The Library of Legends

Cover image for The Library of Legends by Janie Chang

by Janie Chang

ISBN 9780062851512

“At first, she had found humans’ hopefulness endearing. Valiant even. Now she couldn’t begin to count all the ways they managed to delude themselves.”

 In the fall of 1937, Hu Lian hopes to somehow get from Nanking to Shanghai to reunite with her mother, her only living relative. However, the Japanese bombing of Nanking throws off her travel plans, and instead Lian finds herself evacuating Minghua University with her fellow remaining students. On foot, they will make the arduous trek from Nanking inland to Chengtu, where they will establish an interim wartime campus. The students of Minghua also have a special charge; they will carry with them the Library of Legends, more than a hundred volumes of ancient stories that were once part of a larger encyclopedia. They will need to preserve this heritage while also continuing their education on the road, so that they can become the generation that rebuilds post-war China. However, politics are simmering among the students as old families with Nationalist loyalties come up against the rising ideals of the young Communist Party of China and the journey will not be without its dangers.

The Library of Legends takes place between 1937 and 1938, in the early days of the Japanese occupation of China. The evacuation of the universities of Nanking takes place in September 1937, about two months before the eventual Nanking Massacre. While many young people are joining the war effort, China’s university students are encouraged to preserve the country’s cultural heritage and intellectual future by remaining in school, training to eventually become the generation that will rebuild China after the invaders are repelled. The story is inspired by true events, and Chang’s father was among the university students who made the inland trek to escape Japanese bombers while struggling to continue their educations. However, Chang also brings a fantasy element to the narrative, telling the tale of how gods, spirits, and creatures of legend are making a westward trek of their own to the Kunlun mountains, where the Queen Mother of Heaven has thrown open the gates—but only for a short time. Soon things that were once real will pass into the realm of legend forever, and the world will become a little more mundane.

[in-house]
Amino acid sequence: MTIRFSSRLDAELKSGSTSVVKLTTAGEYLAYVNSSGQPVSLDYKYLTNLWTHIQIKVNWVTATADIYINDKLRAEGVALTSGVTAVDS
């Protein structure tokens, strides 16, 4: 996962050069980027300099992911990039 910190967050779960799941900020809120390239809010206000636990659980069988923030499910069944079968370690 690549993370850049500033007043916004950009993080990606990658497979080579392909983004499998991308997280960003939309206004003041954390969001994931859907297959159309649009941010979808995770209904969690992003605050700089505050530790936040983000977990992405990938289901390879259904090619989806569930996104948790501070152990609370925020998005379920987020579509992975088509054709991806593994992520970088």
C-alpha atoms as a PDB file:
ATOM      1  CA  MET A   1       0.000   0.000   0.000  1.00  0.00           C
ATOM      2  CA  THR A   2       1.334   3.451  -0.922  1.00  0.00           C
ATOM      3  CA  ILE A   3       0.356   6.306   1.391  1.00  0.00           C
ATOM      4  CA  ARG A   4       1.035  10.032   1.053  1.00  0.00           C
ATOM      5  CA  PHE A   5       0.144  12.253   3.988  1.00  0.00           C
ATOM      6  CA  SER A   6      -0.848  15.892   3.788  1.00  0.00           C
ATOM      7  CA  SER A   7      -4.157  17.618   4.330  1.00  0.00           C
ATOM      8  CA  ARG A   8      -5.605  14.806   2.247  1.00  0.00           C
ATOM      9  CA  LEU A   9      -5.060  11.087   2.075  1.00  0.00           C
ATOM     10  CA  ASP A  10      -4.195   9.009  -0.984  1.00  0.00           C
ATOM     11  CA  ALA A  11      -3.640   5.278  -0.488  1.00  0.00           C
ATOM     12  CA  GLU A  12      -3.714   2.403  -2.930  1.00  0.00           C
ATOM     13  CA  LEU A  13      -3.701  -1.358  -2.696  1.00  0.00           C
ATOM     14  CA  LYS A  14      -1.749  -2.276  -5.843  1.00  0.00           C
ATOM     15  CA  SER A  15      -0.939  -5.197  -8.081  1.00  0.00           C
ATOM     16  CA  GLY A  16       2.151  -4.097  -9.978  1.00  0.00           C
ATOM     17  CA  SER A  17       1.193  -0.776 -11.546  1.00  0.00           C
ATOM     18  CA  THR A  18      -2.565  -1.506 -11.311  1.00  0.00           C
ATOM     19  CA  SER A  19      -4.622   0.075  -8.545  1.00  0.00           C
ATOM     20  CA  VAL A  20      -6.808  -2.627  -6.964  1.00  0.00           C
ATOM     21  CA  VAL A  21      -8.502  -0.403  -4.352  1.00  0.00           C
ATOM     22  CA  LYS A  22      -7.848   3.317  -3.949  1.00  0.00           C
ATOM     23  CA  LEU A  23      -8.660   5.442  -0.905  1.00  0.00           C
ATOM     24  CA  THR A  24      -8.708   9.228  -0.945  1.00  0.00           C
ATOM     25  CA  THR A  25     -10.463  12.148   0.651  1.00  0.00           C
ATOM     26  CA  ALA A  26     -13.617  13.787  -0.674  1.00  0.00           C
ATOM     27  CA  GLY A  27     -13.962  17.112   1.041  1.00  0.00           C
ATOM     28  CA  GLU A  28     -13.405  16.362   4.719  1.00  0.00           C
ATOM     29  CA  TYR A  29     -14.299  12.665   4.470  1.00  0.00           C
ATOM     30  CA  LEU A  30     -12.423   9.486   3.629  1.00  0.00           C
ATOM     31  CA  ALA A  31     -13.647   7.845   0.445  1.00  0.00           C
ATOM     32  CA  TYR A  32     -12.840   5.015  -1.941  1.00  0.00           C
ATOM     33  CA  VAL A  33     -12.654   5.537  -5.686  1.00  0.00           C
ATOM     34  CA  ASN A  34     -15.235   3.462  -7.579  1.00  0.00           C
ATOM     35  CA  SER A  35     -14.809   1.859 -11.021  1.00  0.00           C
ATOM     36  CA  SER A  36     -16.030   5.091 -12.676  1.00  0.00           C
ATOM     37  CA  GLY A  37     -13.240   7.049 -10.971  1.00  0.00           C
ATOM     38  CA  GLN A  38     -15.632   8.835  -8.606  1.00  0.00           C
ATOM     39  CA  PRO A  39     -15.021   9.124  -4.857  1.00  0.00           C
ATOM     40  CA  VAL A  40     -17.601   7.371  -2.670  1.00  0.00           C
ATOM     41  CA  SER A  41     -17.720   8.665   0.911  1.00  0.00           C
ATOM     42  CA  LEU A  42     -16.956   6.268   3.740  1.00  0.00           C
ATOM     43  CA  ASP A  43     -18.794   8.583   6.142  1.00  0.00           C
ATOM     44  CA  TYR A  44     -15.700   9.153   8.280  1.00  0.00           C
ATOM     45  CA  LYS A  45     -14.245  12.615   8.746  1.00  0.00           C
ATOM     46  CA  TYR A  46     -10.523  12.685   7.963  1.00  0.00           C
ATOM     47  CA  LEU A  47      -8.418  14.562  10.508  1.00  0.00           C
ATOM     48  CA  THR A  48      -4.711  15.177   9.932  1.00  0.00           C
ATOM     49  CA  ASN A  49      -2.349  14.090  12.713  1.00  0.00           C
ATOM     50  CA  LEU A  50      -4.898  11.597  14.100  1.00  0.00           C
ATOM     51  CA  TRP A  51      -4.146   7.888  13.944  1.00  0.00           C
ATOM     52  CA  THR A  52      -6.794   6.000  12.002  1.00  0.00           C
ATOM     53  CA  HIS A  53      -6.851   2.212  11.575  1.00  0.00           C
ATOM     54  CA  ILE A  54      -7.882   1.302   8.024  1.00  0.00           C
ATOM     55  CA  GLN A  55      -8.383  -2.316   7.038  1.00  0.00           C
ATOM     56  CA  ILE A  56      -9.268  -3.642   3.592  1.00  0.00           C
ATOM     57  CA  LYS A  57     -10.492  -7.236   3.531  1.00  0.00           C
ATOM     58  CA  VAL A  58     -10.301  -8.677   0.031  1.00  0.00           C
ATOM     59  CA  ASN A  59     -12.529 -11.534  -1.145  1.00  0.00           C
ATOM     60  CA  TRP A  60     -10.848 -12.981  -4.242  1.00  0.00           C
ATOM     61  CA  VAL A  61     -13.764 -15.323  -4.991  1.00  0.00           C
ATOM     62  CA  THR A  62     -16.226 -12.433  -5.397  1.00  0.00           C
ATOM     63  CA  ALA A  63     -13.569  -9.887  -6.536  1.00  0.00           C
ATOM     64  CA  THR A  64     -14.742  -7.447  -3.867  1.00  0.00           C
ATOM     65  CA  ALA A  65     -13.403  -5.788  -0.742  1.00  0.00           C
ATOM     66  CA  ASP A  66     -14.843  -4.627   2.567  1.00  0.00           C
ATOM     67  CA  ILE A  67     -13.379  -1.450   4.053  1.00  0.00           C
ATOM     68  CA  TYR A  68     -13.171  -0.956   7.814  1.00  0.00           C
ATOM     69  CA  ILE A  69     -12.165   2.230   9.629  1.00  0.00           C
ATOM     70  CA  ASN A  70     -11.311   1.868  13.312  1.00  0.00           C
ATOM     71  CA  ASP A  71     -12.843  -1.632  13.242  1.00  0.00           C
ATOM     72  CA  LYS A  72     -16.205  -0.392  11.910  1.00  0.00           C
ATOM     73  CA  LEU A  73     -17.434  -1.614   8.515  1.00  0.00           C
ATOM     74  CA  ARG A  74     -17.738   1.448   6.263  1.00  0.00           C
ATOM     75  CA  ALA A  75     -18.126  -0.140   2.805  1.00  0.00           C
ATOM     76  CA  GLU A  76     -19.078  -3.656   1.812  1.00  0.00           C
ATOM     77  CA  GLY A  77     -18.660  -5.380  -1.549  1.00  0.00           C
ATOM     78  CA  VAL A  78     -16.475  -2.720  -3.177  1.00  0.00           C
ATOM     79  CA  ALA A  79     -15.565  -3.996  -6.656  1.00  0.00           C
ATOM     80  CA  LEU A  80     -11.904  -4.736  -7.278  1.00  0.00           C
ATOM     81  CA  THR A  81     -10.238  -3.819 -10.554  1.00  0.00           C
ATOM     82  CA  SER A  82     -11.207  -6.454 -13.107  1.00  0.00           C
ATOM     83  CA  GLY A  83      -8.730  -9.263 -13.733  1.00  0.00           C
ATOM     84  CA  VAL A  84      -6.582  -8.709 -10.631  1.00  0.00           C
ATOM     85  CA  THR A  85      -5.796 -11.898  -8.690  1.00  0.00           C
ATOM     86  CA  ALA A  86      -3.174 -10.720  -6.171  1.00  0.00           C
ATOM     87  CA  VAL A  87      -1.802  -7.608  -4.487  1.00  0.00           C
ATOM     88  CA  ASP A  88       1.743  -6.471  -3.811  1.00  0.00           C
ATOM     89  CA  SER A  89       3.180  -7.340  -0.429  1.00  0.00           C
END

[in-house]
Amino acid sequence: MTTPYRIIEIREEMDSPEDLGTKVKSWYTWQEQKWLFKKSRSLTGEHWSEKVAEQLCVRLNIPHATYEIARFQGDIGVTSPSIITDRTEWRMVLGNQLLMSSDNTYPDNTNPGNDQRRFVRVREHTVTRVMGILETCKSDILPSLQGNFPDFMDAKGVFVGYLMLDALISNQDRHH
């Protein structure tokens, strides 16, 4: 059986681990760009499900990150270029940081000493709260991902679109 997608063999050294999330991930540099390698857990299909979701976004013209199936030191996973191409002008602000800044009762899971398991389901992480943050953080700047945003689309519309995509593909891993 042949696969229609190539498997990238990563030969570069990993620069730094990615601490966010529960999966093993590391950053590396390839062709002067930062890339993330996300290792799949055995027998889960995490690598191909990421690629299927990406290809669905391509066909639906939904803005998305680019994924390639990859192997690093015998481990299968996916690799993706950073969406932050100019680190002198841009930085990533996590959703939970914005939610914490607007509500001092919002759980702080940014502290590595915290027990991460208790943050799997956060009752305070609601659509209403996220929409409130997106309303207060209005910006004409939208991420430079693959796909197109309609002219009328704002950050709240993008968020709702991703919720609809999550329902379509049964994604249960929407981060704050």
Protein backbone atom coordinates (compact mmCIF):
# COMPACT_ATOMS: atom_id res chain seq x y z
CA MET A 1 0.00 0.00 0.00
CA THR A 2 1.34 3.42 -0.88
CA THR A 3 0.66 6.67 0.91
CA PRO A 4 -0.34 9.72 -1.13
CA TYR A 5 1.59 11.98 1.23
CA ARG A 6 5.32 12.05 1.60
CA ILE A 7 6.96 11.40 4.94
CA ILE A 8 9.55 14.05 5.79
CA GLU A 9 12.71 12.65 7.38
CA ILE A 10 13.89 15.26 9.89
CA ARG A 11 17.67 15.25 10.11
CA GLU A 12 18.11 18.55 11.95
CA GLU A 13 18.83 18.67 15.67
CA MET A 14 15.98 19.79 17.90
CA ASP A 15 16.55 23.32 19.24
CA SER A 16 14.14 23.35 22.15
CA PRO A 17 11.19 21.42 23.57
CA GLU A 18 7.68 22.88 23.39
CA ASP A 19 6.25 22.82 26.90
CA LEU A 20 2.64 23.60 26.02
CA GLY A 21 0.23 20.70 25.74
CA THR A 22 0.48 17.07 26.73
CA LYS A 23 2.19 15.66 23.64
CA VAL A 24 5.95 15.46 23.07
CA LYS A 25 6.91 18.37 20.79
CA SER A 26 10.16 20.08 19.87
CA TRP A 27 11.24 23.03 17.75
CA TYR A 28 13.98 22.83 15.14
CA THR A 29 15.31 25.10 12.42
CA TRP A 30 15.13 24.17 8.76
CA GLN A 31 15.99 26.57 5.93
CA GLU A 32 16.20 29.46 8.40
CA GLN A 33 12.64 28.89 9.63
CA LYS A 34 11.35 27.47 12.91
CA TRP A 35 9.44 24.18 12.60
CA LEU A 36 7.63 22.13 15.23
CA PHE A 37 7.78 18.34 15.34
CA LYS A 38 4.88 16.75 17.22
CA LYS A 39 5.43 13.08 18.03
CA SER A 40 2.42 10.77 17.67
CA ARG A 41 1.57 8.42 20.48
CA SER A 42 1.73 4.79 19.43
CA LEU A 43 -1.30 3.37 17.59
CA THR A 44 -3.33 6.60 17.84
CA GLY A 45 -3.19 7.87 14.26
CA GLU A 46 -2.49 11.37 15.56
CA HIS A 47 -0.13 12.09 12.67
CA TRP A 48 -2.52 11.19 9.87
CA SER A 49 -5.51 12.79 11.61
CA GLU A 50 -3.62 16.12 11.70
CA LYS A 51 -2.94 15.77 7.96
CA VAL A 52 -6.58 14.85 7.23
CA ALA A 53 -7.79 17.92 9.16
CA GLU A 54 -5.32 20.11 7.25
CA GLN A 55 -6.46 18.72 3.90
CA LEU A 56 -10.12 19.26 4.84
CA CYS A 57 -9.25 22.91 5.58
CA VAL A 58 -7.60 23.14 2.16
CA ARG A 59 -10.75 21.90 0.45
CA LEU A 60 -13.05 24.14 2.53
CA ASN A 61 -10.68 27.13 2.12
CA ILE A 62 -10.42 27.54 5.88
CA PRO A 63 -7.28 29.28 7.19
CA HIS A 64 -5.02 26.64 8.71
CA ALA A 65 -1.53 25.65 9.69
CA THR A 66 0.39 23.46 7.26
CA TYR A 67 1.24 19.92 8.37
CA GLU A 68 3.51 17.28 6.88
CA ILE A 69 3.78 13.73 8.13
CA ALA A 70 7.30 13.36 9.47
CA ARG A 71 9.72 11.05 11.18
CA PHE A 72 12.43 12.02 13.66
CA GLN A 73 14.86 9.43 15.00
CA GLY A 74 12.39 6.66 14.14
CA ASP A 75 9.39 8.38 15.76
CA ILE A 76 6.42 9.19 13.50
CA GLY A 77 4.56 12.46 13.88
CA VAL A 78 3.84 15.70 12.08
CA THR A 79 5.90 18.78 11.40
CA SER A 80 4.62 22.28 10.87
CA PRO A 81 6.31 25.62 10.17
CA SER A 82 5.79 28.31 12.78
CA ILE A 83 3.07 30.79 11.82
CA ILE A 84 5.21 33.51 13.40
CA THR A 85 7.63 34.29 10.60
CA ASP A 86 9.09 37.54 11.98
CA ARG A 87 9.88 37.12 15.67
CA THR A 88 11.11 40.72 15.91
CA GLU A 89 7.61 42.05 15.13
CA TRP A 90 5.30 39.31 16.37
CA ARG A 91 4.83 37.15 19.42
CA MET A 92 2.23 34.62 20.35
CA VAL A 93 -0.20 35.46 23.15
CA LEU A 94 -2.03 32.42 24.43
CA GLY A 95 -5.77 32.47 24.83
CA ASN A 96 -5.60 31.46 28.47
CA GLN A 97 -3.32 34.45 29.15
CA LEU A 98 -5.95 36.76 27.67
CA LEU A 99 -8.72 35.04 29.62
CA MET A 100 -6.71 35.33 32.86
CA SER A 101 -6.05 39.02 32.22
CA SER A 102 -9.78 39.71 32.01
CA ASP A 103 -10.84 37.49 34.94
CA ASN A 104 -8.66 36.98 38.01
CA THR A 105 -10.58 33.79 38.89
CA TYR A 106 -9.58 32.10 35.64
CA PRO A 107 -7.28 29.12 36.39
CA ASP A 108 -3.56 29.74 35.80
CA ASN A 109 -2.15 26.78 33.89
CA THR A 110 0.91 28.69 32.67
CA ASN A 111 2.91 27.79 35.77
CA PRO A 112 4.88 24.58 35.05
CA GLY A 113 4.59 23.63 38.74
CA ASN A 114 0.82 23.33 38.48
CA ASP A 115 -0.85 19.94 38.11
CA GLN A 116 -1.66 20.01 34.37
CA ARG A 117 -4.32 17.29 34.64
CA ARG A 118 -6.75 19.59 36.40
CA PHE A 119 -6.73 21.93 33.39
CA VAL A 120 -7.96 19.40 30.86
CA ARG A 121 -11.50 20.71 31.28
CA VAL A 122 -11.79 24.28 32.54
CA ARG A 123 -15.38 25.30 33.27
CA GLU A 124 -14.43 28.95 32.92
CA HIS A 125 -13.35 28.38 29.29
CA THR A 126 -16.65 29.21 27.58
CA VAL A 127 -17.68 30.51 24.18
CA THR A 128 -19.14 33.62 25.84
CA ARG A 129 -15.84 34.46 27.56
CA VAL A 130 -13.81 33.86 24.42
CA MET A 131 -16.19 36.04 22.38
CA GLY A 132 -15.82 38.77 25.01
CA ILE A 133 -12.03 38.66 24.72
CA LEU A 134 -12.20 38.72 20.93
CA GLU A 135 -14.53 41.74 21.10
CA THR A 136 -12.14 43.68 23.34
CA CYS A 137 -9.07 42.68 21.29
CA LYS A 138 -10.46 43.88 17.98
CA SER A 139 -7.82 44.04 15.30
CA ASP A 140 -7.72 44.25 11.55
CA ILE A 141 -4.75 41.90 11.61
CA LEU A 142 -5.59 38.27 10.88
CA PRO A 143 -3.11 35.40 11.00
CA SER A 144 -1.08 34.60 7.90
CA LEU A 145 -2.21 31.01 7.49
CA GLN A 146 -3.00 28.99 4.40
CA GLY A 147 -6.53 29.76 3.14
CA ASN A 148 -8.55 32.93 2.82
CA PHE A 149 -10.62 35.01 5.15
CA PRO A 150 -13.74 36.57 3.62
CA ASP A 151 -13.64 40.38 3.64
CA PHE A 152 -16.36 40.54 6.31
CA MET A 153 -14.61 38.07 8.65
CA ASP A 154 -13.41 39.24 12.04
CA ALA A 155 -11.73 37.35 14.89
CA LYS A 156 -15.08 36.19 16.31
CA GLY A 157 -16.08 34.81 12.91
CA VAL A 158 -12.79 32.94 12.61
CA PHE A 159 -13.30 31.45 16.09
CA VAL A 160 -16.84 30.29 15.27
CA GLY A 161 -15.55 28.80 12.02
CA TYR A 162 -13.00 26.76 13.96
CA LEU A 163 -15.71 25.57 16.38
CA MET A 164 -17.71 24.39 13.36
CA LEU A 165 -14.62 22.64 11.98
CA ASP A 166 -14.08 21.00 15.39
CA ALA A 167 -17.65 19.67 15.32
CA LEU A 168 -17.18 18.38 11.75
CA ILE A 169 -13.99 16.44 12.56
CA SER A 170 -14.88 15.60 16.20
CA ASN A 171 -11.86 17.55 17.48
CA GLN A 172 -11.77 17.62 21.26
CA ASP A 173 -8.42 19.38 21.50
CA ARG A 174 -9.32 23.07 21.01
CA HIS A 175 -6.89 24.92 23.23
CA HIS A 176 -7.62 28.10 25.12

Using third person point of view, Chang follows Hu Lian, but also her wealthy classmate Liu Shaoming and a number of other characters, including Professor Kang, who is leading their group of students to Chengtu. While I enjoyed both the historical and fantastical plots that commingle in the novel, I struggled with the narration. It created a certain distance from the characters, and also had a tendency to switch at unexpected moments. Sometimes it would focus in on a minor character who had only just walked into the narrative and then leave just as abruptly. In these moments, I felt that Chang was trying to give a glimpse of the broader war experience happening outside the university group, but these additions tended to disrupt the flow of the main narrative. Interestingly, Chang mentions in the author’s note at the end of the book the she struggled with the point of view while writing the novel.

I had expected the book might incorporate myths from the Library of Legends into the story, but Chang only invents the story of the Willow Star and the Prince, loosely based on the Chinese myth of the Cowherd and the Weaver Girl. The Willow Star made a bargain with the Queen Mother of Heaven for her Prince to be reborn again and again, but only if he remembers their love in his new incarnation can he join her in the heavens. Instead of just stories within stories, the fantastical element is actually much more real than what I had been expecting. Among the servants of Minghua University is an immortal being, who has dedicated herself to helping guide the students and faculty to safety, along with their precious treasure. Along the way she meets other immortals, though most of the humans cannot recognize them as such. She carries with her the message that the gates are open, but that when they close, they will close forever. The guardians are leaving this world, and with this comes the melancholy sense that China will never be the same again.

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